A dark corridor with light projections.

The intense atmospheres in the transitions are also reinforced through abstract and unsettling soundscapes created by the highly regarded British sound designer Carolyn Downing.

Building Darkness

The process of getting from the first ideas to the final exhibition is fascinating, complex and intense, involving a variety of experts and fields. How can you be sure that an idea you might have about a piece of exhibition architecture actually works in the end?

Behind the scenes footage from the exhibition

With exhibitions as ambitious as Goya and Munch, one key factor is to build prototypes and test along the way. That is why we built a number of simple prototypes of different parts of the exhibition to see how they work in themselves and in relation to one another. What happens when you shoot light through carved-out shapes in a wooden ceiling? How do speakers need to be placed to enable a good sound experience for wheelchair users? And what kind of materials can be used to stop sound leaking out into the spaces where the artworks are? These are just three of many more questions we tried to answer by means of testing during the process.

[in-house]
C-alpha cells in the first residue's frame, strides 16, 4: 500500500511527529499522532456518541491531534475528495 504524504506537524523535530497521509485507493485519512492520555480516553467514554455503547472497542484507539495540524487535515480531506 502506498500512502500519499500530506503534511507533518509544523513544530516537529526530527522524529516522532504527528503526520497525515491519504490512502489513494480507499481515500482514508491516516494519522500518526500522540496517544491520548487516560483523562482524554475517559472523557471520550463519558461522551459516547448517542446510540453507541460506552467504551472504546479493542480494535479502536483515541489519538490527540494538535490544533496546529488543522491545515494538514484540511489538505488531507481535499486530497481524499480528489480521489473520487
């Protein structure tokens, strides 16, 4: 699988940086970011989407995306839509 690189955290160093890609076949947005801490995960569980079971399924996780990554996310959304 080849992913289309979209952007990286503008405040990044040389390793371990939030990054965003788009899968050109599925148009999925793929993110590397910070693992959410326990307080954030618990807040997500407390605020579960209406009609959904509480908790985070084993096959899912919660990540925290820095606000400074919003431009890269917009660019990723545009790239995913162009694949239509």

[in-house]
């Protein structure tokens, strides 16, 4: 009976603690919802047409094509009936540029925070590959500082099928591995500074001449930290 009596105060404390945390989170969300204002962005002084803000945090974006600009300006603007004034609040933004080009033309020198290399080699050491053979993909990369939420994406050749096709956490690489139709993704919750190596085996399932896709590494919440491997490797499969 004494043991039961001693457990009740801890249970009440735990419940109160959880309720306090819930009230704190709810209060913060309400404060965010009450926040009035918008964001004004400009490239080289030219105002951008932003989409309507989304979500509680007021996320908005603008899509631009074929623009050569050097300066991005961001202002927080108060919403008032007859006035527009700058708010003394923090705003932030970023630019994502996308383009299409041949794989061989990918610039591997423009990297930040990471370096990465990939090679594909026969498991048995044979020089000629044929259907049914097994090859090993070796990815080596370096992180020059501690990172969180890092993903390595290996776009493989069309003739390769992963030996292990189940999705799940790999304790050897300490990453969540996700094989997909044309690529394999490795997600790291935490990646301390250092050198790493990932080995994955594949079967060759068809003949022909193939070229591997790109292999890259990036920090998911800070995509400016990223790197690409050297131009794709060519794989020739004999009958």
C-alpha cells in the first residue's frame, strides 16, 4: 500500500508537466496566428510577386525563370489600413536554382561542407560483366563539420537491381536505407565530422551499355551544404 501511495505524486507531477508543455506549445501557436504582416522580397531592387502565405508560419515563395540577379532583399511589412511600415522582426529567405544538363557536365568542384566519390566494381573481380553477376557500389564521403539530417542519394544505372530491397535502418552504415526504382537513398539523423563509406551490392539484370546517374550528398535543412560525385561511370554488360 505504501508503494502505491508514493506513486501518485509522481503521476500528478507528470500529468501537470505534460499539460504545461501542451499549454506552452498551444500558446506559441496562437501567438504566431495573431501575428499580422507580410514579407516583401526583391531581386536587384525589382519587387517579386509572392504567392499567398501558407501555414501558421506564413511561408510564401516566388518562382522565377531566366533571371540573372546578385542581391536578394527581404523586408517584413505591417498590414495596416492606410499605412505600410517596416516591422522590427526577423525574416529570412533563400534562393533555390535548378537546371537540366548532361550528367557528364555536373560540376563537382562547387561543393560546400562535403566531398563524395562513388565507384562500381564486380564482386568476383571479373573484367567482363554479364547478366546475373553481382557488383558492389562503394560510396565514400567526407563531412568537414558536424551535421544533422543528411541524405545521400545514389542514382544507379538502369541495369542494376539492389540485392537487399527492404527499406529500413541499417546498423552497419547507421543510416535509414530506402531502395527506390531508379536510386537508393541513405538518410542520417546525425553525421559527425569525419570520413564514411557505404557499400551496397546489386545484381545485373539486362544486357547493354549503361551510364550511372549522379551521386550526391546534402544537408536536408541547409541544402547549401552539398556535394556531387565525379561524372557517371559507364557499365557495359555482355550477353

Photos from working with prototypes, behind the scenes in the exhibition.

Goya and Munch: Modern Prophecies is on display at MUNCH, 3rd floor, 28.10.2023 – 11.02.2024

Did We Succeed?

Have you already seen the exhibition? If so, do you think we were successful with our goals for the visitor experience – giving you enough information to enjoy and understand the exhibition while also creating an atmosphere where you felt you had enough time to experience the extraordinary art of Goya and Munch? 

 Your input is vital for us to continue building the best possible exhibitions and experiences. Pay us a visit and take a few brief moments to fill in our feedback form.